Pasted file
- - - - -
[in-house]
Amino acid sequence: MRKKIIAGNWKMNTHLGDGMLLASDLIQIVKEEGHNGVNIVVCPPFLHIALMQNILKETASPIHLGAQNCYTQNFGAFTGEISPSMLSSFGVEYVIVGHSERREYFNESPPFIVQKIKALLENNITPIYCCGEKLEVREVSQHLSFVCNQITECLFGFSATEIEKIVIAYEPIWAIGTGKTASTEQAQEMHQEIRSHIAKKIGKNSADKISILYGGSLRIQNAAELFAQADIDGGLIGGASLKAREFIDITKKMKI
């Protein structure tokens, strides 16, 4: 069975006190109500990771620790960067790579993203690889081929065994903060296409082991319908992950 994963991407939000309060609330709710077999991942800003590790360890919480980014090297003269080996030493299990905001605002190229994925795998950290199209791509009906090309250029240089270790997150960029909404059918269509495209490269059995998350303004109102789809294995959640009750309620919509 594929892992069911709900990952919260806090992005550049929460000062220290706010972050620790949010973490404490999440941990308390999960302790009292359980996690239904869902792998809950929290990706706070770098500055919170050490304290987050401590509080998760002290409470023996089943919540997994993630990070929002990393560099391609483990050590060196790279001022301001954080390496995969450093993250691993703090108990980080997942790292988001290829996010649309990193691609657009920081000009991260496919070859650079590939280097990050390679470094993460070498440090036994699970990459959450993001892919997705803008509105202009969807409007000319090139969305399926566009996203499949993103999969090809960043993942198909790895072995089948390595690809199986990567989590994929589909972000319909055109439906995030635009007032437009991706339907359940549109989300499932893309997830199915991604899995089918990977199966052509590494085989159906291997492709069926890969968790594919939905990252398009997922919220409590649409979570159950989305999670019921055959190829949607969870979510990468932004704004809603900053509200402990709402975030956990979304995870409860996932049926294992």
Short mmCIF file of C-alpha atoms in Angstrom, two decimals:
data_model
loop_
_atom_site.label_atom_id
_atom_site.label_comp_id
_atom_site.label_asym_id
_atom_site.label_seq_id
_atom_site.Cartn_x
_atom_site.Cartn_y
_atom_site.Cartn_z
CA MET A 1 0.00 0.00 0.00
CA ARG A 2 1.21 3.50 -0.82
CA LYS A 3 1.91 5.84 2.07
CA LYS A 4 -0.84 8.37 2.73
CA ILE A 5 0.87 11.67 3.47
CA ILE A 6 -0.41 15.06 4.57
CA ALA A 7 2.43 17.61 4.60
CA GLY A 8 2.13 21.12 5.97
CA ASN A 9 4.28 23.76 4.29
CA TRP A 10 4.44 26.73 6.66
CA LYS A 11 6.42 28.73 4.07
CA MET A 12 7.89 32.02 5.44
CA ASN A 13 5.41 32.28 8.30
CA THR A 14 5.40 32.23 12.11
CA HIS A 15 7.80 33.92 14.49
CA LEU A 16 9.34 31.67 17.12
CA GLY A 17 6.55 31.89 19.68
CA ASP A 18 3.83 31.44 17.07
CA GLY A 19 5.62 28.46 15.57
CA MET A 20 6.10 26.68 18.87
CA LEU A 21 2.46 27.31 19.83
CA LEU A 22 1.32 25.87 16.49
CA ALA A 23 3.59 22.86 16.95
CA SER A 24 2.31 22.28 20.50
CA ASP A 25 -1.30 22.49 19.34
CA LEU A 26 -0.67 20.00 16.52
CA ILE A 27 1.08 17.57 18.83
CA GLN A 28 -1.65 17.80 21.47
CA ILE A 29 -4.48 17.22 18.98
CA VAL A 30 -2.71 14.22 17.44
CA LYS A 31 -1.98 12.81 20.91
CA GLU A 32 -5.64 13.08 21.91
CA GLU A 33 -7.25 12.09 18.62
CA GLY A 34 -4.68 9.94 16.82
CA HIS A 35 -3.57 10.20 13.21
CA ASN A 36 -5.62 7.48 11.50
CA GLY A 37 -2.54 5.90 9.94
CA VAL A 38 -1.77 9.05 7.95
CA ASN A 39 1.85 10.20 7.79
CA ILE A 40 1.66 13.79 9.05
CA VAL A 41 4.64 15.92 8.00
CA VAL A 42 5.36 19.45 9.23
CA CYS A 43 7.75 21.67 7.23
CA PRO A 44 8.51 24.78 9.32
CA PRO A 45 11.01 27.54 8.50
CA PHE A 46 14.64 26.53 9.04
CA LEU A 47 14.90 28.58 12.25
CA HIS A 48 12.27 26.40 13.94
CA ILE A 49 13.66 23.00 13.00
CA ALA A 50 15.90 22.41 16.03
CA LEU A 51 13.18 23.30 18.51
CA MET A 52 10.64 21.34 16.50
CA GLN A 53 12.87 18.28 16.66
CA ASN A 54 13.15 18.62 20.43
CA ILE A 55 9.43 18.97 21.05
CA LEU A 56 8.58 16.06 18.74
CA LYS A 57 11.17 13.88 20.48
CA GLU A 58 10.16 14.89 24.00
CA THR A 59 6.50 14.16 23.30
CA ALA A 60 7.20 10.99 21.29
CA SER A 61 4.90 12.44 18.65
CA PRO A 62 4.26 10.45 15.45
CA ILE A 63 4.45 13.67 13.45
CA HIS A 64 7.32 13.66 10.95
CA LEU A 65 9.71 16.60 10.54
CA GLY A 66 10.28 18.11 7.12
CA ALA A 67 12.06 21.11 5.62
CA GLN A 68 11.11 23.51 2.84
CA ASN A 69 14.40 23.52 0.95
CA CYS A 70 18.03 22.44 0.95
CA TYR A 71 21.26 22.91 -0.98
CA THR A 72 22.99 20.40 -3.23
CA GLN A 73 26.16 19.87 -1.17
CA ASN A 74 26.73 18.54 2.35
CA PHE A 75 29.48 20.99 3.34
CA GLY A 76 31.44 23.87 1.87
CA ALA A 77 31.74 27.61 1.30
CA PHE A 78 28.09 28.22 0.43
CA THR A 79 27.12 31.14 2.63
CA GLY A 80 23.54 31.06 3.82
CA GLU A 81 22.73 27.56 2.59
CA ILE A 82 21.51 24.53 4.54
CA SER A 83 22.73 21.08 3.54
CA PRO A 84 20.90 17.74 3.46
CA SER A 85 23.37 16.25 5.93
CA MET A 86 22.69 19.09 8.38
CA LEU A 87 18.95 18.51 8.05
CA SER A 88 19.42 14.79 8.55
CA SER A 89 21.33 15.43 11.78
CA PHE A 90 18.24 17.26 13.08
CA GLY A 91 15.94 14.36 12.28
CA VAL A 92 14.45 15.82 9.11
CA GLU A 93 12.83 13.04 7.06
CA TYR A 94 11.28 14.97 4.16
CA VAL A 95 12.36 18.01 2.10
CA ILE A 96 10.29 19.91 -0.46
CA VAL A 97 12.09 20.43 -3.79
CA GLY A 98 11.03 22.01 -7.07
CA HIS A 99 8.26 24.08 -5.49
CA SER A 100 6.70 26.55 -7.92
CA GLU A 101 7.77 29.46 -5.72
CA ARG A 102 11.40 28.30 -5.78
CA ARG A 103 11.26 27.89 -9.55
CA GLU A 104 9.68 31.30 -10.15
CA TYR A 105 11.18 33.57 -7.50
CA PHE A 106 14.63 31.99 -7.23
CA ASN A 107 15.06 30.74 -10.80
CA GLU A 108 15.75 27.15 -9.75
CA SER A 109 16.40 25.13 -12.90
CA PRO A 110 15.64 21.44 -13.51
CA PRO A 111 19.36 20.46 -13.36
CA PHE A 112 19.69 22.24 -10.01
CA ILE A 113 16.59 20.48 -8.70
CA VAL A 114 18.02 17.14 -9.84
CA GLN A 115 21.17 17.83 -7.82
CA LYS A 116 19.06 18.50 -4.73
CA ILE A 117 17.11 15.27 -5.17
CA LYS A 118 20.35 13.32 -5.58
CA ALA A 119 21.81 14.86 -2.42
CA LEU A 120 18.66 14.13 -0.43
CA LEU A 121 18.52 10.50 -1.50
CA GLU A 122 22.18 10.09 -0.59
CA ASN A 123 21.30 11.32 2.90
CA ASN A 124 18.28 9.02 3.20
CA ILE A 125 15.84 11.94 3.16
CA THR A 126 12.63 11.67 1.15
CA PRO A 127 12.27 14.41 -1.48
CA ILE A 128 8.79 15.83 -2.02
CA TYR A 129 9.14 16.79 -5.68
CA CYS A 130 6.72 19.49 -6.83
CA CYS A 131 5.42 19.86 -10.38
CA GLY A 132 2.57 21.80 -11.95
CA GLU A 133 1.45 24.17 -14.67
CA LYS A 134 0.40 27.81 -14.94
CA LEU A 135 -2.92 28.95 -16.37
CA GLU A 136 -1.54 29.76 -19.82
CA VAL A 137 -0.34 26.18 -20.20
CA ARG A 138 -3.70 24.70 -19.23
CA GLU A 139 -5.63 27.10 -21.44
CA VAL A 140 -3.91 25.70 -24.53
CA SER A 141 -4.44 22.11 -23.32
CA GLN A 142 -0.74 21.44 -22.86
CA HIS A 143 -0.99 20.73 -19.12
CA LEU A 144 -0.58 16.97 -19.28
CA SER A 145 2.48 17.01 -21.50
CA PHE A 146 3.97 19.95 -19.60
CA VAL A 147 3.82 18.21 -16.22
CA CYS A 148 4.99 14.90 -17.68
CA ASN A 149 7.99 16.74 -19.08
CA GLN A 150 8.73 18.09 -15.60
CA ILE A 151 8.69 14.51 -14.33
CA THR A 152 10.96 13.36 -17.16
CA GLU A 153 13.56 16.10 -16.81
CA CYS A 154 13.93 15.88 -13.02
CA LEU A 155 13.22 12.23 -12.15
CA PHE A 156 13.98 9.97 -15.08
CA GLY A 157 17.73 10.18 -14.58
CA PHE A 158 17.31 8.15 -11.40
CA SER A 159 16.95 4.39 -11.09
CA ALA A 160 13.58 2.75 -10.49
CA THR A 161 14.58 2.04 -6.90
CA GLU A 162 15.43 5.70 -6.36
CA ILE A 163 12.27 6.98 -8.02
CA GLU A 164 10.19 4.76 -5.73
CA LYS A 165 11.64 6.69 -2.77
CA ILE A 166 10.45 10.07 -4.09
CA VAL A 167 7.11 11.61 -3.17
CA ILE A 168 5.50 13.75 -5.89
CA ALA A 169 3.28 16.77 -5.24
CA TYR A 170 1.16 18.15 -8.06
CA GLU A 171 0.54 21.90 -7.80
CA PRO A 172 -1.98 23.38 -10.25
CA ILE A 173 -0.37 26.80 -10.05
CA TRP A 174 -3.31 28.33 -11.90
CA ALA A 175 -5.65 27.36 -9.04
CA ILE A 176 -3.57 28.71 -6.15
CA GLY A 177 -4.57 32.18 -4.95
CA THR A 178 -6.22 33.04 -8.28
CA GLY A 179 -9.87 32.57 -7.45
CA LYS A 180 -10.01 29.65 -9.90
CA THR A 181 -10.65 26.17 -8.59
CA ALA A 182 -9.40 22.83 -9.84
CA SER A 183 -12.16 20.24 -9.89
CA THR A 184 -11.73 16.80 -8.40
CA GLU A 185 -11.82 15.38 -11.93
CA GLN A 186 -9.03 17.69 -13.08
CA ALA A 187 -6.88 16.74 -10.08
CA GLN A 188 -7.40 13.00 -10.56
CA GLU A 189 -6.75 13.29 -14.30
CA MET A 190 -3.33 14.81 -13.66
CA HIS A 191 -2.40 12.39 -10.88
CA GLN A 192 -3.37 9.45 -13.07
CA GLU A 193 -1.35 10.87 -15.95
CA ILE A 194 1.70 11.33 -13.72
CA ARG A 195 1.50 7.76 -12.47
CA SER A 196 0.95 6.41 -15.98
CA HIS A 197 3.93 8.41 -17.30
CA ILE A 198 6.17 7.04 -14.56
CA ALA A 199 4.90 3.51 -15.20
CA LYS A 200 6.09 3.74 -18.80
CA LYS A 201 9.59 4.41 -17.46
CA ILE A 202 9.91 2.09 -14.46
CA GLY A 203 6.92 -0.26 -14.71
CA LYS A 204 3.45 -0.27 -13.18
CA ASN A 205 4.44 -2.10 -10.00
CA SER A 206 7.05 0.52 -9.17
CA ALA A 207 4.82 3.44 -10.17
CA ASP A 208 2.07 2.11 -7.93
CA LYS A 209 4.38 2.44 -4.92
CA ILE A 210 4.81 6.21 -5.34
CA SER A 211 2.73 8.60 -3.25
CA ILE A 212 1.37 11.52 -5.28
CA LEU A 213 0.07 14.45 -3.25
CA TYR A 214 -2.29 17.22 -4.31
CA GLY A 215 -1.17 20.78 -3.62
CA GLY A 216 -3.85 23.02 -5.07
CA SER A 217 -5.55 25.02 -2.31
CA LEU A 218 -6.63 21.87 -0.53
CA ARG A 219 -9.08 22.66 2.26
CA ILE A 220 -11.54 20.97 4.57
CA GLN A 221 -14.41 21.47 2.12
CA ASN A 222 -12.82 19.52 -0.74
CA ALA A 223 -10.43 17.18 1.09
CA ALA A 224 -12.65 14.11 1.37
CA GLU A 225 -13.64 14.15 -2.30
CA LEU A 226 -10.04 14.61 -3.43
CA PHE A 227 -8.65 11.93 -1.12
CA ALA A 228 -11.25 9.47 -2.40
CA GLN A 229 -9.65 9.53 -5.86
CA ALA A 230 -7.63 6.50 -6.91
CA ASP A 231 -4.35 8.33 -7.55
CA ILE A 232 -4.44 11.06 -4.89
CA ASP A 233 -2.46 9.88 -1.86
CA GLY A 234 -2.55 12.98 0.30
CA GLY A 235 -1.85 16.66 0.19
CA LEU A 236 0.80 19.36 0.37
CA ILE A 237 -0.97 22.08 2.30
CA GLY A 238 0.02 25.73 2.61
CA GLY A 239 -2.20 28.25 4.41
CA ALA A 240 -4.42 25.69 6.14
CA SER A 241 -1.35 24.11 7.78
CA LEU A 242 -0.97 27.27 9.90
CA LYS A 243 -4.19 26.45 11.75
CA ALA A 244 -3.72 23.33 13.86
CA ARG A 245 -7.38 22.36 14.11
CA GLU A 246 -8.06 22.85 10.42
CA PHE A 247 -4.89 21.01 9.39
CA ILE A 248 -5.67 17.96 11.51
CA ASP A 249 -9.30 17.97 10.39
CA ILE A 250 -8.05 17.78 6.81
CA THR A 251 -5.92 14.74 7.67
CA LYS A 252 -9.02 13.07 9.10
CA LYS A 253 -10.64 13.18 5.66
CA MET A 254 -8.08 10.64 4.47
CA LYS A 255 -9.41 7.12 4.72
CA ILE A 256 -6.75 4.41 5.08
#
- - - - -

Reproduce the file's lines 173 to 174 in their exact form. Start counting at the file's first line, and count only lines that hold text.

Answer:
CA ALA A 160 13.58 2.75 -10.49
CA THR A 161 14.58 2.04 -6.90